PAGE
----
42. He would have preferred the committee to be composed of a smaller number of experts; but he could accept eighteen. He cons tiered it useless to cavil about the meaning of the word expert and suggested in paragraph 1 the words "independent persons known for their high moral standing and impartiality and their knowledge of the subject of human rights and racial discrimination".
43. Concerning paragraph 2. Which stated that "each State Party may nominate one person from among its own nationals", he considered it indispensable for each State to put forward at least two candidates so as to allow a certain freedom of choice. He recalled, moreover, that under the provisions of the European Convention for the Protection of Human Rights and Fundamental Freedoms, States could choose their experts from among persons outside their own nationals. That would be all the more justified as the number of eminent jurists was perhaps not sufficiently large in some countries to provide a wide enough choice. For the filling of casual vacancies the text provided that a State Party should appoint another expert from among its nationals. That provision did not harmonize with the method of nomination provided for in paragraph 1.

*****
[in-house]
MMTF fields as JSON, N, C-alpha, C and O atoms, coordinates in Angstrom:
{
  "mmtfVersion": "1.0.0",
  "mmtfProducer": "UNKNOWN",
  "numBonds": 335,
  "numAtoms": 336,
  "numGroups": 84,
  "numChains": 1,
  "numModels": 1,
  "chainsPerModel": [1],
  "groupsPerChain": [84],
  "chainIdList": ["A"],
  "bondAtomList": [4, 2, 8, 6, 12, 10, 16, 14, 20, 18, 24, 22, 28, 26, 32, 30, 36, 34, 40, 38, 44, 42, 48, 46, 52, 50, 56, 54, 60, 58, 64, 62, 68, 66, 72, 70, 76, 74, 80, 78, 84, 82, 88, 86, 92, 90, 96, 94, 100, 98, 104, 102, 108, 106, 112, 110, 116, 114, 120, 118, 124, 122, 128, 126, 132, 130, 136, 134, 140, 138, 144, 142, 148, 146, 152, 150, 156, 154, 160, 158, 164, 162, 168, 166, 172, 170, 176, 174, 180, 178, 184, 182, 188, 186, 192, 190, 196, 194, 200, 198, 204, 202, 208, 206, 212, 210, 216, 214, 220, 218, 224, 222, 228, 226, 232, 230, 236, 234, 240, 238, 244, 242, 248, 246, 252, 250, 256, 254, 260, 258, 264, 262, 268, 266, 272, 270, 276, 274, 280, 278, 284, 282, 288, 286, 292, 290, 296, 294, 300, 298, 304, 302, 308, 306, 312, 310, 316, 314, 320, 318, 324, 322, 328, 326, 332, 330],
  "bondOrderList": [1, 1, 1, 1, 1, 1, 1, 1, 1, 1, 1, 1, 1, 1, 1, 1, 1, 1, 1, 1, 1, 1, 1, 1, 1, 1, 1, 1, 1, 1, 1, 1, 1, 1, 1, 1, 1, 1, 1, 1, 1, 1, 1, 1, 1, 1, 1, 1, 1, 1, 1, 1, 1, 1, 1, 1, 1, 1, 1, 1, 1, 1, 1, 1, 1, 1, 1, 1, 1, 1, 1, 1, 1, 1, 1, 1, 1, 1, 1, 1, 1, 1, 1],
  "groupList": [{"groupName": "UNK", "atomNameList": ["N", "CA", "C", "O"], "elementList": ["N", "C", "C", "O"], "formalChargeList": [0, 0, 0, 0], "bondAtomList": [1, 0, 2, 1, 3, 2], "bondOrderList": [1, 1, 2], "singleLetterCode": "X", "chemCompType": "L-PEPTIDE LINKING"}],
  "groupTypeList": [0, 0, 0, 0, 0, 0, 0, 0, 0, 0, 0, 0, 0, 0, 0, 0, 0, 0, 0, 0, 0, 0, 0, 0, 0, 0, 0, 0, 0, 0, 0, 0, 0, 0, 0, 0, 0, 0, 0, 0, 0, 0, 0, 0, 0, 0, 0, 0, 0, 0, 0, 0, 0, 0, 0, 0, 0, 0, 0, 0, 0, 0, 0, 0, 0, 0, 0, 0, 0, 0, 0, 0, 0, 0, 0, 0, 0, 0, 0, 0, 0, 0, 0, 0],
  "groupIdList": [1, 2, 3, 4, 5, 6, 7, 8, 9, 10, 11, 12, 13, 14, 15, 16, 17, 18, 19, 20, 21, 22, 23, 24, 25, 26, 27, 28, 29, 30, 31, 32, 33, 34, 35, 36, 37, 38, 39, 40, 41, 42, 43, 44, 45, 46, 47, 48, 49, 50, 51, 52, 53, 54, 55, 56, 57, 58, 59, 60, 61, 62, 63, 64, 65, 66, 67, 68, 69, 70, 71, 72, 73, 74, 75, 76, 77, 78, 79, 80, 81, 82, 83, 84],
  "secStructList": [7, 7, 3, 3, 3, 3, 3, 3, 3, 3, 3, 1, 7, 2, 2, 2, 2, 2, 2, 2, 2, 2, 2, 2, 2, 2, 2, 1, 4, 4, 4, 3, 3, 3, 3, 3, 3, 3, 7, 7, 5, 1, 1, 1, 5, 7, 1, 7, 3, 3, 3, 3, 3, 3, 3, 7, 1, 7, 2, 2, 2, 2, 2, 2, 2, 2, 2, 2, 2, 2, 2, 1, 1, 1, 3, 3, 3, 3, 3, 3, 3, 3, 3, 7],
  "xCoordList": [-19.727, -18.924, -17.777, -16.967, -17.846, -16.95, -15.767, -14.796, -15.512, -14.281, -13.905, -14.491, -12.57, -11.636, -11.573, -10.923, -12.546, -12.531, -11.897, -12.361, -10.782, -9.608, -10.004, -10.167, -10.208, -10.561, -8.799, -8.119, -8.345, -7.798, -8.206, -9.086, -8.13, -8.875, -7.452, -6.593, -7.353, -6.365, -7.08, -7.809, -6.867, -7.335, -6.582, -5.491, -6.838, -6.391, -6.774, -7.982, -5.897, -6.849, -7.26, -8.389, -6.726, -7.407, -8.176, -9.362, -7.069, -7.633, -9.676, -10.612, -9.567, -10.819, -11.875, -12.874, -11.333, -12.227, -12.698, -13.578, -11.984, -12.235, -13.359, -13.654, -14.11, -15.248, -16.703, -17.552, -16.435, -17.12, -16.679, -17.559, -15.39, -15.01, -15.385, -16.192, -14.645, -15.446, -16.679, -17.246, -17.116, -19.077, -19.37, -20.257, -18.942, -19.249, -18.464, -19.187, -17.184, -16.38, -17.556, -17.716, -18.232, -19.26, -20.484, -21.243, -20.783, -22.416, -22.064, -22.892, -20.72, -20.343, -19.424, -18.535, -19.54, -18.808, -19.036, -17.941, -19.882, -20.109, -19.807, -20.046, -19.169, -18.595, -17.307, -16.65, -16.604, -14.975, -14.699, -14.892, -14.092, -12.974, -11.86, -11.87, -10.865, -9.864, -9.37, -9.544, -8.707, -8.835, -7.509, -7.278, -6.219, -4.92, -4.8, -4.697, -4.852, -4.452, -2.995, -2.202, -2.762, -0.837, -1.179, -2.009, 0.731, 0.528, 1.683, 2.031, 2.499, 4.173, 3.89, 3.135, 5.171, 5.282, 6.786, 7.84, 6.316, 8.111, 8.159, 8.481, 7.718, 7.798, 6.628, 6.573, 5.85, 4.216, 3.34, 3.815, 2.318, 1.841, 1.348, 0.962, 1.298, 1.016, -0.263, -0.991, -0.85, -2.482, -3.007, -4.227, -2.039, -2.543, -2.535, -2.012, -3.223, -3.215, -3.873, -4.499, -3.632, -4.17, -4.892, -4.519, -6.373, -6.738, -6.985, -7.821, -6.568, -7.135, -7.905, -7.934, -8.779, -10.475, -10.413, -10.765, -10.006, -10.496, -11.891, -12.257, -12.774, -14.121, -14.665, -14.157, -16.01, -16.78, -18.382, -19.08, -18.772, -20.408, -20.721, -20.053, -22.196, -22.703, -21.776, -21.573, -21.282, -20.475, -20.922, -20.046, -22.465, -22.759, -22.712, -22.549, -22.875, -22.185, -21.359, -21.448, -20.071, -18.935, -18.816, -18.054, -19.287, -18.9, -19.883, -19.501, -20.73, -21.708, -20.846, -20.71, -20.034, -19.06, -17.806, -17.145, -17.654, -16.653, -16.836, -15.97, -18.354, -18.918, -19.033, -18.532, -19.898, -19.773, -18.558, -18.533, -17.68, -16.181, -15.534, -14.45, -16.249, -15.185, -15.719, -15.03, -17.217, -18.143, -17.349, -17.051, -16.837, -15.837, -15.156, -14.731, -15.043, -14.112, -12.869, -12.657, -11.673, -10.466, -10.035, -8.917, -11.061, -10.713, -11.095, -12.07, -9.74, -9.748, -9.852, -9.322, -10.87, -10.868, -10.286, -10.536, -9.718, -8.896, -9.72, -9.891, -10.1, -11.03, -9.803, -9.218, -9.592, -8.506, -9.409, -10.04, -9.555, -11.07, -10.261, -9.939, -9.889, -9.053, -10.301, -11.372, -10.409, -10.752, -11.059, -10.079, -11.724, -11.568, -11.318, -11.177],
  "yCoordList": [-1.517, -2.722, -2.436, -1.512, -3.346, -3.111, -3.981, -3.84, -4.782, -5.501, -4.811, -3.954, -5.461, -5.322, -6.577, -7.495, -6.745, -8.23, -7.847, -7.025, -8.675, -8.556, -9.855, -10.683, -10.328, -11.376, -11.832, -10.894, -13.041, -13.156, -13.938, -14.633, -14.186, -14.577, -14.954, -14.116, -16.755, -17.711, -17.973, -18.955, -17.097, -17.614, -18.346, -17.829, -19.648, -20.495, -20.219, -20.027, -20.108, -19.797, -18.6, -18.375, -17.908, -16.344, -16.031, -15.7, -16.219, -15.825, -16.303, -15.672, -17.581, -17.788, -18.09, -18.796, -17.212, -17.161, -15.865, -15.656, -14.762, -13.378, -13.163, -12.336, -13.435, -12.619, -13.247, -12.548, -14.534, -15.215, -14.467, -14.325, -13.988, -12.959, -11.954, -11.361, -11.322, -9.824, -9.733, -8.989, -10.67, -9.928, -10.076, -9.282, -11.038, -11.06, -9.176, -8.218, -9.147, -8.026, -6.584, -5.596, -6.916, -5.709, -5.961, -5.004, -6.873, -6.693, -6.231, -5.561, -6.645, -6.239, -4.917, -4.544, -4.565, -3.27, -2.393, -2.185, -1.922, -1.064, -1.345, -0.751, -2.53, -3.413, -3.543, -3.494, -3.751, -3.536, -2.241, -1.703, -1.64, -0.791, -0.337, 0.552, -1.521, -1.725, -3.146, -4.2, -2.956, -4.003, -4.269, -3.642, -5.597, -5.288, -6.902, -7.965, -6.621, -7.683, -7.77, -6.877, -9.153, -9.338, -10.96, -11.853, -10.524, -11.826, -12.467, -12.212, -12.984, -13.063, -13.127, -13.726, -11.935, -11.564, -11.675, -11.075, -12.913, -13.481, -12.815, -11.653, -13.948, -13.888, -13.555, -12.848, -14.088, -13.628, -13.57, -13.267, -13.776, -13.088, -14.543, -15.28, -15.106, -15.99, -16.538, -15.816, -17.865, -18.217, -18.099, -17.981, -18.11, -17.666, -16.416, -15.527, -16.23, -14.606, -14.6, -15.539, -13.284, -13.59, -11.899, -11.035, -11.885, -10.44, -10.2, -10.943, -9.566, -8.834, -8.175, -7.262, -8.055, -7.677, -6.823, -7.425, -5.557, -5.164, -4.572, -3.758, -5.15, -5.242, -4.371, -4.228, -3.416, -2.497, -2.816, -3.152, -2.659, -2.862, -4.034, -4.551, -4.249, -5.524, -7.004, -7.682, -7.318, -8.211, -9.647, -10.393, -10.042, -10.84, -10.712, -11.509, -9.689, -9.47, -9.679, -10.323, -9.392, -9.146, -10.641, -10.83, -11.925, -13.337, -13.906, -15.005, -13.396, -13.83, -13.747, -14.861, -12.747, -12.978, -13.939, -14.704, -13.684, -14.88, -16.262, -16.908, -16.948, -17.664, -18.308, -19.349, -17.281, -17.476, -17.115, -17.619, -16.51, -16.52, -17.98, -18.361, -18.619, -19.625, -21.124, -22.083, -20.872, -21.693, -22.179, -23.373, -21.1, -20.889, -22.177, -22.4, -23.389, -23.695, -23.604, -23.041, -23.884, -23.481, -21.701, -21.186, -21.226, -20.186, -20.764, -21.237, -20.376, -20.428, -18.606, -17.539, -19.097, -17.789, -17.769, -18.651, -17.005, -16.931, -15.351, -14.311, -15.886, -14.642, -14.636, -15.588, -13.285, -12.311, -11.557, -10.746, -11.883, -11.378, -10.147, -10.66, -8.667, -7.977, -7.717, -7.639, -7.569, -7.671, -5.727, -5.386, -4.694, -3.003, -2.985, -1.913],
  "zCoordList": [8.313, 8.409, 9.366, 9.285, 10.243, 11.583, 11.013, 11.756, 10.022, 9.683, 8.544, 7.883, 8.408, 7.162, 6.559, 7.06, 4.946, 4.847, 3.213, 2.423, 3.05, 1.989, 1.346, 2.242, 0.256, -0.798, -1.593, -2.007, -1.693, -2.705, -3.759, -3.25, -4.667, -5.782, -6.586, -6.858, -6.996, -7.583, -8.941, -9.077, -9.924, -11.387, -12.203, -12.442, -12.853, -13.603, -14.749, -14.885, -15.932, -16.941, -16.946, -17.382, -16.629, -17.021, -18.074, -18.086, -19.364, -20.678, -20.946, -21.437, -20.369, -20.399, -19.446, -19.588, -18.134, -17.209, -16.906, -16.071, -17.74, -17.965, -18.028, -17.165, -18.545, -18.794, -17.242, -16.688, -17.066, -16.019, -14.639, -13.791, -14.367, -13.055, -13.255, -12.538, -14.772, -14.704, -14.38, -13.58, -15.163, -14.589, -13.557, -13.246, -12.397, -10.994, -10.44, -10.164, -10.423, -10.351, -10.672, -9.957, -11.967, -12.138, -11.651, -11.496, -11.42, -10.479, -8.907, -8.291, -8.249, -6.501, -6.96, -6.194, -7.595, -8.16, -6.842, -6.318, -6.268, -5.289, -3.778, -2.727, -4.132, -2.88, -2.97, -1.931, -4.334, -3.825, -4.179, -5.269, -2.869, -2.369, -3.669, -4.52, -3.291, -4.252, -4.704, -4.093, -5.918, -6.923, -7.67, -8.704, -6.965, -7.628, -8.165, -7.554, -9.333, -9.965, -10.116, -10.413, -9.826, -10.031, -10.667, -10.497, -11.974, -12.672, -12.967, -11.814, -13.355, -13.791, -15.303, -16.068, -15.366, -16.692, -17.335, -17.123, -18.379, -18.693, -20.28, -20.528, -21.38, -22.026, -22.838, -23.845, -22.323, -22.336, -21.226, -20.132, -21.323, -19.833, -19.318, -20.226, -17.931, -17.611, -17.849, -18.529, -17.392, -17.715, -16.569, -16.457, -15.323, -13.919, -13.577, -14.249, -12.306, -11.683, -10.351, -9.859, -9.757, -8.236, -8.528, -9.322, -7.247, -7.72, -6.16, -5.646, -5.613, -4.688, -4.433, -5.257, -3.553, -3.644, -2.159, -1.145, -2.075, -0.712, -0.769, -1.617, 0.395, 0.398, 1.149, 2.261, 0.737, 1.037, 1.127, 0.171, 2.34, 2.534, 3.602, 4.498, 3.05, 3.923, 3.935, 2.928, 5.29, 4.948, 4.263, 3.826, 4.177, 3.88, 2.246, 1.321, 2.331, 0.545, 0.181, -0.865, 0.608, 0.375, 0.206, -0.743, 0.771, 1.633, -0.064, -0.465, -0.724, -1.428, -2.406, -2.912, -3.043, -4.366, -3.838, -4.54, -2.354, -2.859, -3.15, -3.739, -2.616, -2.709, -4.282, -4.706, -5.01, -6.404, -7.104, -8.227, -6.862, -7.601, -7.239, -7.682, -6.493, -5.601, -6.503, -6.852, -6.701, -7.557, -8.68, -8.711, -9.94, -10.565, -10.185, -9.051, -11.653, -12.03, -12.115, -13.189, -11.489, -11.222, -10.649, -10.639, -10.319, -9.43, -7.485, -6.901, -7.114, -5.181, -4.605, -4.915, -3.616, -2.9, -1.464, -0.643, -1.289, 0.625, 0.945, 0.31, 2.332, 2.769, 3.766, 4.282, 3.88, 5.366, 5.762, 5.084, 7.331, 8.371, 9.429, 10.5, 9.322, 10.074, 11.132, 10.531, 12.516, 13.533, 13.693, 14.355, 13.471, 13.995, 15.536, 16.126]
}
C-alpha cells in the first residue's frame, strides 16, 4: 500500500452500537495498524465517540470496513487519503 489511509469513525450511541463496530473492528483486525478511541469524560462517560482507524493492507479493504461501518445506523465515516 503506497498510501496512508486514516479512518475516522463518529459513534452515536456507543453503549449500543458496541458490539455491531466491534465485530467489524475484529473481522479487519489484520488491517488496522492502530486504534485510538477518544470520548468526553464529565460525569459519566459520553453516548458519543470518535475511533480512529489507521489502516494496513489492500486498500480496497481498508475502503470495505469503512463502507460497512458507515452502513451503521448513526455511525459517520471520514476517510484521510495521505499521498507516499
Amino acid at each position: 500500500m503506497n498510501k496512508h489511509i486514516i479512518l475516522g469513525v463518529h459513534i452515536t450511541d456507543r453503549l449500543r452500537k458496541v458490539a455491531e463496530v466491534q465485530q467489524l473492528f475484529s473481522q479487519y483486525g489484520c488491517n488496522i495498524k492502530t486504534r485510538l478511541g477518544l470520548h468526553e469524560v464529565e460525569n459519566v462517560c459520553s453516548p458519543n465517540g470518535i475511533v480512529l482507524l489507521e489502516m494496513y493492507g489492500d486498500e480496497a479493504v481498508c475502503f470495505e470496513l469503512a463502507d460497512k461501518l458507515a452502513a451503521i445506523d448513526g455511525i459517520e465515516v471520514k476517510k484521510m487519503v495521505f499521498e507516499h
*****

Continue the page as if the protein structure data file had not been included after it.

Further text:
44. He pointed out that article VIII (bis).paragraph2, contained the most serious contradiction. For if the report was submitted to the Genera! Assembly it would to a certain extent became its property and he therefore agreed m that respect with the remarks made by the Tanzanian representative.
45. The Belgian delegation approved of the United Kingdom suggestion that the last phrase of paragraph 2 should read "from States Parties". In conclusion, he remarked that if the Convention was considered by some States to be a source of political education, and if twenty or thirty States agreed to ratification whilst the others contented themselves with being spectators or even set themselves up as judges, it was to be feared that signatory States might find themselves in a very difficult situation.
46. The CHAIRMAN said he thought the text before the Committee had already been the subject of prolonged negotiations and that the Committee's work should now take a more positive direction. The time had come for delegation to state their positions definitively. If they considered the text unsatisfactory they could submit amendments, but they should avoid reopening the general debate.
47. U VUM KO HAU (Burma) congratulated the sponsors and said that he also thought that the discussion; should not be too prolonged.